(CNN) – A new study finds that the rotation of the Earth’s inner core may have stopped and possibly reversed.
The Earth is made up of the crust, mantle, and inner and outer cores. The solid inner core lies about 5,000 kilometers below the Earth’s crust and is separated from the semi-solid mantle by the liquid outer core, which allows the inner core to rotate at a speed other than the rotation speed of the Earth itself.
With a radius of just over 3,500 km, the Earth’s core is on about the size of Mars. It consists mostly of iron and nickel, and contains about a third of Earth’s mass.
in Research Published Monday in the academic journal Natural Earth SciencesYi Yang, an associate research scientist at Peking University, and Xiaodong Song, a professor at Peking University, studied seismic waves from earthquakes that traversed Earth’s inner core following similar paths since the 1960s to infer how fast the inner core is spinning?
The result was unexpected. Since 2009, seismic records, which previously changed over time, have shown little variation. They said that this indicates that the rotation of the inner core has stopped.
“We make surprising observations that the inner core has nearly stopped spinning in the past decade and may even be going through a reversal,” they wrote in the study.
“When you look at the decade between 1980 and 1990, you see a clear change, but when you look at the period from 2010 to 2020, you don’t see much change,” Song added.
The rotation of the inner core is driven by the magnetic field generated in the outer core and balanced by the gravitational effects of the mantle. Knowing how the inner core rotates could shed light on how these layers and other processes interact deep within the Earth.
However, the speed and variability of this rotation is up for debate, says Hrvoje Tkalczyk, a geophysicist at the Australian National University, who was not involved in the study.
“The inner core never completely stops,” he said. He said the study’s findings “mean that the inner core is now more in sync with the rest of the planet than it was a decade ago, when it was spinning a little faster.”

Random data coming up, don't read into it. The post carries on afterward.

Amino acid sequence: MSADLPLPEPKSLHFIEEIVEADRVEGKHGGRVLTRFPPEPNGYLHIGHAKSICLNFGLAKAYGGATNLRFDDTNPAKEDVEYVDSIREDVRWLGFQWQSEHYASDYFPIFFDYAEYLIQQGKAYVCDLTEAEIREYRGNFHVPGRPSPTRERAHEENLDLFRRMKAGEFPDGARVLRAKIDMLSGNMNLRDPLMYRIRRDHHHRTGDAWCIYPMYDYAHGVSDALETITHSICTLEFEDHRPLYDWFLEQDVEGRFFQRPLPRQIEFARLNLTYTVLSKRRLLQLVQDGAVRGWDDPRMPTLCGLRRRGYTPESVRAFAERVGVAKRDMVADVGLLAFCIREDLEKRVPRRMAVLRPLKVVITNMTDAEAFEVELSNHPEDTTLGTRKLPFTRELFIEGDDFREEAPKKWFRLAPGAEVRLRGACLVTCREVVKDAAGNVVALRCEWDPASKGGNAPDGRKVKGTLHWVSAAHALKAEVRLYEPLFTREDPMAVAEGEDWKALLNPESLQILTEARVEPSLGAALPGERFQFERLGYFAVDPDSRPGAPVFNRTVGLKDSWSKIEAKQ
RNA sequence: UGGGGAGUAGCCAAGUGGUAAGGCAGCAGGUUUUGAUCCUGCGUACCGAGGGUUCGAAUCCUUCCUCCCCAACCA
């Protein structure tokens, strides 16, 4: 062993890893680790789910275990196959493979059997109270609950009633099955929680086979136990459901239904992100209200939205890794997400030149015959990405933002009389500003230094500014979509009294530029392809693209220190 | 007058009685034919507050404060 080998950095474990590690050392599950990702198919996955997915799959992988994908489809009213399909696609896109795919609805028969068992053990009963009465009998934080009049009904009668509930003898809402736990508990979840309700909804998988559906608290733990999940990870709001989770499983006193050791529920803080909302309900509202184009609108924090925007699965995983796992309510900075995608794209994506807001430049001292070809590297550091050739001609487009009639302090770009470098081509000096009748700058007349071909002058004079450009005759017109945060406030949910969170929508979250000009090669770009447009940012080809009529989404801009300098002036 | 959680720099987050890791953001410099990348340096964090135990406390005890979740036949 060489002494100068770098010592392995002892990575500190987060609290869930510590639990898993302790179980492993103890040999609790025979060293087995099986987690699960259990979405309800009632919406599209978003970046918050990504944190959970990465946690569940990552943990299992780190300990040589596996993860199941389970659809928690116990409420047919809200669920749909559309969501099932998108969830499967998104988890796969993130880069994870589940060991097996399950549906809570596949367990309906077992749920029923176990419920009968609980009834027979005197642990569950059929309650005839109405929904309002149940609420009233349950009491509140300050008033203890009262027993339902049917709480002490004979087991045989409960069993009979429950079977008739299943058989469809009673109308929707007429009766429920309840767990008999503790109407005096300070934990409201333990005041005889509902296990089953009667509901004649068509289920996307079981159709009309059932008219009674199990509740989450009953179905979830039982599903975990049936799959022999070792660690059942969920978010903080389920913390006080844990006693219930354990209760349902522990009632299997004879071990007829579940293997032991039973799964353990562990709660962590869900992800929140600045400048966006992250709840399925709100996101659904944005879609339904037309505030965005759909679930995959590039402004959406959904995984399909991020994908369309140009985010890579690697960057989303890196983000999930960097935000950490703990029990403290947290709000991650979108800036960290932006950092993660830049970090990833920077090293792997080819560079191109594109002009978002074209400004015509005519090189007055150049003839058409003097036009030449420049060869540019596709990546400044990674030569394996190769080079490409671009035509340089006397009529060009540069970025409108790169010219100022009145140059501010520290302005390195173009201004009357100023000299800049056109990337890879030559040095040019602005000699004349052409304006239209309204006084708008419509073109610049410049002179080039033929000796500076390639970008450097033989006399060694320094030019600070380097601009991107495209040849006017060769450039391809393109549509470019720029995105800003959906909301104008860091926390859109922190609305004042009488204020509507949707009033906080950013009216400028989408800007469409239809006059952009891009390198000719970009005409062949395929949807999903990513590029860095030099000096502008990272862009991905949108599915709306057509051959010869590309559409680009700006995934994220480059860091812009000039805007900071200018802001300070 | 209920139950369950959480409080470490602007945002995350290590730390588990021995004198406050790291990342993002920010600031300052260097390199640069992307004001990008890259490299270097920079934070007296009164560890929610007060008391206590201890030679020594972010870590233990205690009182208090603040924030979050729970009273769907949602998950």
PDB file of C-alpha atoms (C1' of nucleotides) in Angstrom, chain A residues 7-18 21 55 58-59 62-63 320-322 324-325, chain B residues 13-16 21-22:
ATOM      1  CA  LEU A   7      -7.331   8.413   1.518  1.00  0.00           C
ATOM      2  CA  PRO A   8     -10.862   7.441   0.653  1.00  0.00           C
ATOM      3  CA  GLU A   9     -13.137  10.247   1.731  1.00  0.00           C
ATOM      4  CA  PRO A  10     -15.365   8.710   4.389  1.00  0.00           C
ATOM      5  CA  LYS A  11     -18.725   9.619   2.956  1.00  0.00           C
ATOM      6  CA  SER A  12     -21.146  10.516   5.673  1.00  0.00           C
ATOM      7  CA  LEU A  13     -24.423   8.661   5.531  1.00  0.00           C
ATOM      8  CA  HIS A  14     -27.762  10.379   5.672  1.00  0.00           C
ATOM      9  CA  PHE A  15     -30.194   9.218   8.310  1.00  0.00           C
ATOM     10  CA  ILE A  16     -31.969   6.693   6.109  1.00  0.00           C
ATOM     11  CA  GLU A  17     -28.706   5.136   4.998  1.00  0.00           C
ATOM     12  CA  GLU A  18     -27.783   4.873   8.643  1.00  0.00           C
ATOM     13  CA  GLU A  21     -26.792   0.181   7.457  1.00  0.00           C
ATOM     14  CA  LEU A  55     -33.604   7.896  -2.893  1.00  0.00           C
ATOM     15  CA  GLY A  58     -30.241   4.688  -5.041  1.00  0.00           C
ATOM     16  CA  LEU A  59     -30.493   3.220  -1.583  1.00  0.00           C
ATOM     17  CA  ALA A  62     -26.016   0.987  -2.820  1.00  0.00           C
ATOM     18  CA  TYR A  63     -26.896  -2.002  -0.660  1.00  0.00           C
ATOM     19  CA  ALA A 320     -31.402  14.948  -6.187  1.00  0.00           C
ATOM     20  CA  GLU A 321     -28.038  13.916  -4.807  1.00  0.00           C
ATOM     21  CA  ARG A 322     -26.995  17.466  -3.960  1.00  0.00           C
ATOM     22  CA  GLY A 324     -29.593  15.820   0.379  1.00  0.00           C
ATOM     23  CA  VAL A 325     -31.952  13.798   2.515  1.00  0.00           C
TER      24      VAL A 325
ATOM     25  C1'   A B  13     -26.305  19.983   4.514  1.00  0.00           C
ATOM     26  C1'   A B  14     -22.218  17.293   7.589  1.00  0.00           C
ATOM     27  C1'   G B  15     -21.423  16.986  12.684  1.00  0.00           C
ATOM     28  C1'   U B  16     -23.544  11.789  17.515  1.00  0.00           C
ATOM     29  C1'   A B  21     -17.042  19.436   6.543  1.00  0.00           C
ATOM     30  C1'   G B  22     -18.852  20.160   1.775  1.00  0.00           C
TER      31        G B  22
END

“Nothing catastrophic happens,” he added.
Song and Yang argue that, according to their calculations, a small imbalance in the electromagnetic and gravitational forces could slow and even reverse the rotation of the inner core. They believe this is part of a seven-decade cycle, and that the turning point prior to the one they detected in their data for 2009/10 occurred in the early 1970s.
“The study’s data analysis is robust,” said Tkalcik, author of Earth’s Inner Core: Detection of Observed Earthquakes. However, the study’s conclusions “must be taken with caution” as “more data and innovative methods are needed to shed light on this exciting problem.”
Song and Yang agreed on the need for further investigation.
Tkalcic, who devotes an entire chapter of his book to the rotation of the inner core, suggested that the inner core cycle lasts from 20 to 30 years, rather than the seventy suggested in the last study. He explained why these differences occur and why it is difficult to understand what is happening in the interior of the planet.
“The bodies of our studies are buried thousands of kilometers under our feet,” he said.
“We use geophysical inference methods to infer internal characteristics of the Earth, and care must be taken so that interdisciplinary results confirm our hypotheses and conceptual frameworks,” he explained.
“Seismologists can be thought of as doctors who study the internal organs of patients’ bodies using limited or incomplete equipment. Therefore, despite progress, our internal picture of the Earth remains hazy, and we are still in the discovery stage.
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